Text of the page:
Step 3. Position yourself on your board and start paddling towards the next wave.

*Speed is key for the second half of the turtle roll. Much time can be wasted when getting back onto your board, so make sure you focus on developing an efficient technique for getting back onto your board.


The duck dive technique is used for getting underneath oncoming waves. By ducking beneath the waves, surfers make use of the curl of the wave to help them avoid the turbulent whitewater, allowing them to paddle out effectively and efficiently behind the breaking waves with minimal resistance.


Make sure that you have plenty of speed as you paddle toward the oncoming wave. Commence the following steps when the wave is one board length away:

Step one. Just before you place your hands by your chest and start to sink the nose – press down onto your board through your chest to help the sinking process.

Start to take a deep breath…

Step two. Grip the rails of your board by your chest (elbows inwards) and completely submerge the front third of the board.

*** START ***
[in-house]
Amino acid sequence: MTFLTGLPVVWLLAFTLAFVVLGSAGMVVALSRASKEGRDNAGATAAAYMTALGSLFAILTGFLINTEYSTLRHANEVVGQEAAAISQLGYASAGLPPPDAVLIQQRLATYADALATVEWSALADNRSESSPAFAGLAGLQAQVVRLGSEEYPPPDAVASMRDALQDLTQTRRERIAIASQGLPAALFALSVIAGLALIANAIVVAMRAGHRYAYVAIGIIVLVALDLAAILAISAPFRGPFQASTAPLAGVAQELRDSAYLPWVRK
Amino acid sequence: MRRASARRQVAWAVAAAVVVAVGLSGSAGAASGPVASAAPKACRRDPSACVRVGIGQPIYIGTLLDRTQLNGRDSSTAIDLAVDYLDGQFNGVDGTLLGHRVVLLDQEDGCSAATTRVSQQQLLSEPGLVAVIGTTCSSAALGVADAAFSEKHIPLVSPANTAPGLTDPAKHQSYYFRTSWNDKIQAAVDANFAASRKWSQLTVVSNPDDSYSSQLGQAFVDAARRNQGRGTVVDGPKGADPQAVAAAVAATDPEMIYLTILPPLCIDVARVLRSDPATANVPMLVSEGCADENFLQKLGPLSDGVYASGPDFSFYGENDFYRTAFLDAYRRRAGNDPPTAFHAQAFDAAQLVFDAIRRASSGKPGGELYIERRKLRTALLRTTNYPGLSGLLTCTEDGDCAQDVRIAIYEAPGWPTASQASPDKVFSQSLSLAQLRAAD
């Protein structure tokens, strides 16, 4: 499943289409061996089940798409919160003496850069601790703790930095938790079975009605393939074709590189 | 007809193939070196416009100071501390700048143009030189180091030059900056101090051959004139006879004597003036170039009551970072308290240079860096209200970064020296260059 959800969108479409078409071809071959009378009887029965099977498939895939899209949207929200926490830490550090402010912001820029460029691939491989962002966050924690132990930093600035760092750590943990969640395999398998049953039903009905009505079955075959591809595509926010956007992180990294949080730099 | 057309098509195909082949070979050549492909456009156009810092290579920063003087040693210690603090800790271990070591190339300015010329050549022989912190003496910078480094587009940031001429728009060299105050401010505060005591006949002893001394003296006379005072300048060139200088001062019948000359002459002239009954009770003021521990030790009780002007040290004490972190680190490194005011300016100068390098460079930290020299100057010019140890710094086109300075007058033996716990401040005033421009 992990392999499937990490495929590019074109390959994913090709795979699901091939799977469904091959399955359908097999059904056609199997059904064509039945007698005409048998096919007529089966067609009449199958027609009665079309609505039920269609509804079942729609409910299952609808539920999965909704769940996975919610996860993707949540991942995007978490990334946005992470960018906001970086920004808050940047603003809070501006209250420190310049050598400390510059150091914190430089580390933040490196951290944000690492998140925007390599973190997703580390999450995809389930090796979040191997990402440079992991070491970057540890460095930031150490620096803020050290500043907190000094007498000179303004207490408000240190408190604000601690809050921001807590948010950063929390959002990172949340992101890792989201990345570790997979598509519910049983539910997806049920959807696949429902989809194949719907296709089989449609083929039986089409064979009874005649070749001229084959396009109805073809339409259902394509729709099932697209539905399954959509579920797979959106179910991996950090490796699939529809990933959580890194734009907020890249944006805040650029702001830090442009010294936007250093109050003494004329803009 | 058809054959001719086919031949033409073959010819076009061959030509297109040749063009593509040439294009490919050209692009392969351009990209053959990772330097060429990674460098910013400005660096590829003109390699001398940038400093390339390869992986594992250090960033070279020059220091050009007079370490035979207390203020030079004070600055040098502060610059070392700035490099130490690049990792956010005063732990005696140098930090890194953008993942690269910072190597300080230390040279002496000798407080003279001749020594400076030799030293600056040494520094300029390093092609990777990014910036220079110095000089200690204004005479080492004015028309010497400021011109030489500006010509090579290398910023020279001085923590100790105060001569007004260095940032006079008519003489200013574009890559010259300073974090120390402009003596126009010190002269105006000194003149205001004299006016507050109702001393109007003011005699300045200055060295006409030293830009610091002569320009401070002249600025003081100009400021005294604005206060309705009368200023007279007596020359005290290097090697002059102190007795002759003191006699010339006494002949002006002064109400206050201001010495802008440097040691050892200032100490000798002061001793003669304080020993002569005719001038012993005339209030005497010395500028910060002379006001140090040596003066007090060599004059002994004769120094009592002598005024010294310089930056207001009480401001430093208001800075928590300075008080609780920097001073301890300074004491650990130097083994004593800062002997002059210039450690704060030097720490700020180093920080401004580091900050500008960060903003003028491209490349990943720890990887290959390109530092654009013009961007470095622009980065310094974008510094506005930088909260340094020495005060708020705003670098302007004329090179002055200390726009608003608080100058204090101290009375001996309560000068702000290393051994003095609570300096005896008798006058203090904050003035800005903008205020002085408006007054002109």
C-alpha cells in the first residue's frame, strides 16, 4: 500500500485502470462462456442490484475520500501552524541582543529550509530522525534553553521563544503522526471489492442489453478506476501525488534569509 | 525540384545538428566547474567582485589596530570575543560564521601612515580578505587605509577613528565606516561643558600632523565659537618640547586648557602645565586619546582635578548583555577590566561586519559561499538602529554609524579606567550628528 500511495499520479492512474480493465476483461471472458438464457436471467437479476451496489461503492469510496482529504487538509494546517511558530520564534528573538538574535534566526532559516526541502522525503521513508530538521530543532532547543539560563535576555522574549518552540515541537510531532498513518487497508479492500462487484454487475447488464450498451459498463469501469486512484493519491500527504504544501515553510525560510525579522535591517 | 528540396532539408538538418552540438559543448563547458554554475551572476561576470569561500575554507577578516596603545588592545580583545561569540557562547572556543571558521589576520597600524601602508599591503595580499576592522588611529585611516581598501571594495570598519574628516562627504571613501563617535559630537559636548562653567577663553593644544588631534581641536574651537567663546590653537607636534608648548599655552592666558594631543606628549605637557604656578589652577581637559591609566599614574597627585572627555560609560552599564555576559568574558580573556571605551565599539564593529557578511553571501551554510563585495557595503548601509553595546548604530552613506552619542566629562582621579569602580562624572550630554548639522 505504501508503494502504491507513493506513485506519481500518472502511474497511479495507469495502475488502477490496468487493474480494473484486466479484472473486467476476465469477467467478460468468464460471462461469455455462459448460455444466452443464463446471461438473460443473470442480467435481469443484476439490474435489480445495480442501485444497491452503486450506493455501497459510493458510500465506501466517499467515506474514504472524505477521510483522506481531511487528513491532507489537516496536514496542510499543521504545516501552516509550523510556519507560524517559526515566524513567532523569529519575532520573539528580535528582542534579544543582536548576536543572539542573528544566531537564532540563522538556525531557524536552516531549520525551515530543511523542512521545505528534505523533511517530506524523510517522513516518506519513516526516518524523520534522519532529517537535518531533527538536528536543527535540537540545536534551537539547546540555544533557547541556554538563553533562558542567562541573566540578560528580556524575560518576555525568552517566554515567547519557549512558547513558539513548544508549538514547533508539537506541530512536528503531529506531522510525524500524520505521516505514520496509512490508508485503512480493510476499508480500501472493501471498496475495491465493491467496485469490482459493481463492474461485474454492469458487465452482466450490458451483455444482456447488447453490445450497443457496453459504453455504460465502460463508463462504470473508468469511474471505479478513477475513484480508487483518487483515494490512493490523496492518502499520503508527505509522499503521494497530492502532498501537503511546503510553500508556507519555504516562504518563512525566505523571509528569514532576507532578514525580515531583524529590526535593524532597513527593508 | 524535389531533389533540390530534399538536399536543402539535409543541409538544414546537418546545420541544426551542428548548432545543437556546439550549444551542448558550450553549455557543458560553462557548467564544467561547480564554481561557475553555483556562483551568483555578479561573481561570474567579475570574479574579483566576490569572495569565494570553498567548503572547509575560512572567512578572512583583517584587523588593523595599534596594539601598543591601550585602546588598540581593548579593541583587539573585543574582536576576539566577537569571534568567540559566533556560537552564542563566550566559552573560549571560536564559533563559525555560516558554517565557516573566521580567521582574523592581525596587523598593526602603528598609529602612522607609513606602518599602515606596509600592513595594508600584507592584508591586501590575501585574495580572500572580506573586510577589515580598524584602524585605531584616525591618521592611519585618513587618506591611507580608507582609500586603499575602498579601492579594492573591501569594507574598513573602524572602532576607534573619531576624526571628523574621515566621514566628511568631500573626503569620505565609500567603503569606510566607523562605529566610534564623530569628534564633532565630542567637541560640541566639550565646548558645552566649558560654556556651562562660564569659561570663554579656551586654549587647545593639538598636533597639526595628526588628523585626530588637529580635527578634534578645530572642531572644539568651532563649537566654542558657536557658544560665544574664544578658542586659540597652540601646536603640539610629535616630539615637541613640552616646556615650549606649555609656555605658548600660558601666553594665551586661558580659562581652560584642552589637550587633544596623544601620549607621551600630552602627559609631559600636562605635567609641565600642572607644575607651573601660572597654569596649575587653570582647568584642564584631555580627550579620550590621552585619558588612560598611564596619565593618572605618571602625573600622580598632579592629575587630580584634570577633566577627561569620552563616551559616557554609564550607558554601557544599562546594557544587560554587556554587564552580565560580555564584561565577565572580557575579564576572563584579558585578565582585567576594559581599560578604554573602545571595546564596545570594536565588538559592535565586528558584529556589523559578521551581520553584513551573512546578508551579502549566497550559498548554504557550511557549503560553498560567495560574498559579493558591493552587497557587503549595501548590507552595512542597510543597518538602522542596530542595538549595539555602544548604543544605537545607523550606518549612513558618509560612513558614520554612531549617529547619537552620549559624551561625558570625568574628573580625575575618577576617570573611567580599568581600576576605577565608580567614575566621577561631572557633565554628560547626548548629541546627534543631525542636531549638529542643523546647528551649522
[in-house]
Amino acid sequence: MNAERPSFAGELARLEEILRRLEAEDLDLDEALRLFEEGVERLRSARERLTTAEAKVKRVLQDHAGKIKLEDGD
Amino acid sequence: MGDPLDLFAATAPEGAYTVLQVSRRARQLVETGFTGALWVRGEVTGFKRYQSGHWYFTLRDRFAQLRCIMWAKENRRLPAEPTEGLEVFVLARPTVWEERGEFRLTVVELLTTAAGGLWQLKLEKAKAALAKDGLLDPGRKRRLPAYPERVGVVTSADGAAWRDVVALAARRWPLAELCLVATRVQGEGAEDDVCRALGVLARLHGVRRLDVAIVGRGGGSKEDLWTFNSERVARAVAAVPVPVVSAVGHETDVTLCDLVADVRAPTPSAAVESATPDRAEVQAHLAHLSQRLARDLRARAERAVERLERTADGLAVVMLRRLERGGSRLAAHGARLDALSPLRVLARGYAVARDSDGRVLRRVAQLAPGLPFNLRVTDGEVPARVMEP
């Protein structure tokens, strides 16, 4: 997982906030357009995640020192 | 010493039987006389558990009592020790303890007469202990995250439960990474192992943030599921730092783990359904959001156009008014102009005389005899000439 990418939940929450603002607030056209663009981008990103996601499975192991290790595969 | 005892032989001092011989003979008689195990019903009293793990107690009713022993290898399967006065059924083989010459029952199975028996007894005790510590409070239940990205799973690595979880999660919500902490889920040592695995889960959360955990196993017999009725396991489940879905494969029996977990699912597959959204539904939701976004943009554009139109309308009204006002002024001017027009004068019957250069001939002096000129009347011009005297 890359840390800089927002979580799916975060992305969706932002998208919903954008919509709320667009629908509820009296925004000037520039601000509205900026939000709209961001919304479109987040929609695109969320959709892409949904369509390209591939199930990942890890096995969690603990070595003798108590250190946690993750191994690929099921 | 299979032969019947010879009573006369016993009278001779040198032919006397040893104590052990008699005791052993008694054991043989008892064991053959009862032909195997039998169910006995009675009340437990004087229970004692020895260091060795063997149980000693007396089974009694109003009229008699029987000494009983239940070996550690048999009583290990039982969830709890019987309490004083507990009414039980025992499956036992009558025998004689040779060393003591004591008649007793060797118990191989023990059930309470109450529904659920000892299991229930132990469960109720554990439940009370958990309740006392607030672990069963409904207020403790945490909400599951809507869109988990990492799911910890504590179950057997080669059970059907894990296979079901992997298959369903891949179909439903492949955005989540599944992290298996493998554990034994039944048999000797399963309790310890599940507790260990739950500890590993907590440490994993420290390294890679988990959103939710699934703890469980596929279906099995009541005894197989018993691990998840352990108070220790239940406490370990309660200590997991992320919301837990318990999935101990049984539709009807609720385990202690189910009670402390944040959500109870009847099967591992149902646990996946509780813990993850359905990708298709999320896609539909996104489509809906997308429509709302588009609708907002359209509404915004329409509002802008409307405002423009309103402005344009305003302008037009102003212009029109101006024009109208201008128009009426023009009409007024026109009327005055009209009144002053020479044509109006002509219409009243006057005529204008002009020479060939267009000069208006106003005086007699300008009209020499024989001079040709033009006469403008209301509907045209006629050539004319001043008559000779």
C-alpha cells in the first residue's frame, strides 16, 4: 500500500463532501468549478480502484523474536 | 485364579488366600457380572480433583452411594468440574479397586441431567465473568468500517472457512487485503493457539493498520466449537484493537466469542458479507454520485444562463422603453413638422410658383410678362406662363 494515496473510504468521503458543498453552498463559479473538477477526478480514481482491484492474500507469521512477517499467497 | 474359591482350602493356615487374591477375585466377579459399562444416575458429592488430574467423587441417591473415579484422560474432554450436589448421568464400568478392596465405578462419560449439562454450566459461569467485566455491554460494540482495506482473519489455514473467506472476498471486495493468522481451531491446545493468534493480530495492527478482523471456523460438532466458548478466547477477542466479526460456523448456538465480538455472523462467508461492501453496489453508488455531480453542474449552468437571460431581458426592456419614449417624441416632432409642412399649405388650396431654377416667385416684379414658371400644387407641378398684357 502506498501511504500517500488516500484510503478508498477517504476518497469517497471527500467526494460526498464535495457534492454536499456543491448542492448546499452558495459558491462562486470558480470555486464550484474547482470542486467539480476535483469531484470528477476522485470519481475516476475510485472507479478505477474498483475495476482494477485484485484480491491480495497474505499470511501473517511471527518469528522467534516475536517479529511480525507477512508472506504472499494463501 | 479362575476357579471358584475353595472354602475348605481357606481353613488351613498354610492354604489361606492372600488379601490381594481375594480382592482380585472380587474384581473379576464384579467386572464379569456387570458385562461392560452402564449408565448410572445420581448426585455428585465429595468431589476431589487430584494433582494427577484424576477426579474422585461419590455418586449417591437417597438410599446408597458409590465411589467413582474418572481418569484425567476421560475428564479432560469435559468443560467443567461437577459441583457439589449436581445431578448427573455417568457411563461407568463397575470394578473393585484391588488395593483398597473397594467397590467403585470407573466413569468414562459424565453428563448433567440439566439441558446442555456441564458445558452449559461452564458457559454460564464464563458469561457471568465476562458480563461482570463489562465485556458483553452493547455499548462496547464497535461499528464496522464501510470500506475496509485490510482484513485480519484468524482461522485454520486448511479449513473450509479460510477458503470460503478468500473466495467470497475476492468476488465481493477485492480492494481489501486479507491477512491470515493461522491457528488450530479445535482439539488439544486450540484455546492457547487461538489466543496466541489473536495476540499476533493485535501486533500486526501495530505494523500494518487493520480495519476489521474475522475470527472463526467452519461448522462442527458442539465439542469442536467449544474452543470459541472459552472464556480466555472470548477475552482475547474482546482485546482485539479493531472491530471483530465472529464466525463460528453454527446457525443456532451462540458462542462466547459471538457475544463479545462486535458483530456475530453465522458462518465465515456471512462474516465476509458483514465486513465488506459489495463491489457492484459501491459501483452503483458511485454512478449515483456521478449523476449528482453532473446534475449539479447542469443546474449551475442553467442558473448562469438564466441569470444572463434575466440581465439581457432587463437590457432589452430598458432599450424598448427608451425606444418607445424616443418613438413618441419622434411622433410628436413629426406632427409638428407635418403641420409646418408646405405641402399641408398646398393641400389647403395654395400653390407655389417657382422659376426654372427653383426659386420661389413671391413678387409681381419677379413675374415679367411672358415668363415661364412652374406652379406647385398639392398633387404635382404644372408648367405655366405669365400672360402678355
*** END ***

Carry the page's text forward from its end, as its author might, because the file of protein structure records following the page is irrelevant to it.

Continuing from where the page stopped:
*You will need to be hunched over with your bum in the air and your body weight being forced down between your hands at this point.

Step three. Place one knee or foot onto the board towards the back third and apply downward pressure to assist in sinking the board. (It is a matter of preference whether you use a knee or foot.)

At this point most of your body weight should be hunched over between your hands, driving the board down and forwards.

The aim this stage is to get the board and your body to sink to its maximum depth possible (different volume sizes of boards will react differently).


The trick is timing your upwards ascent just as you reach your maximum depth.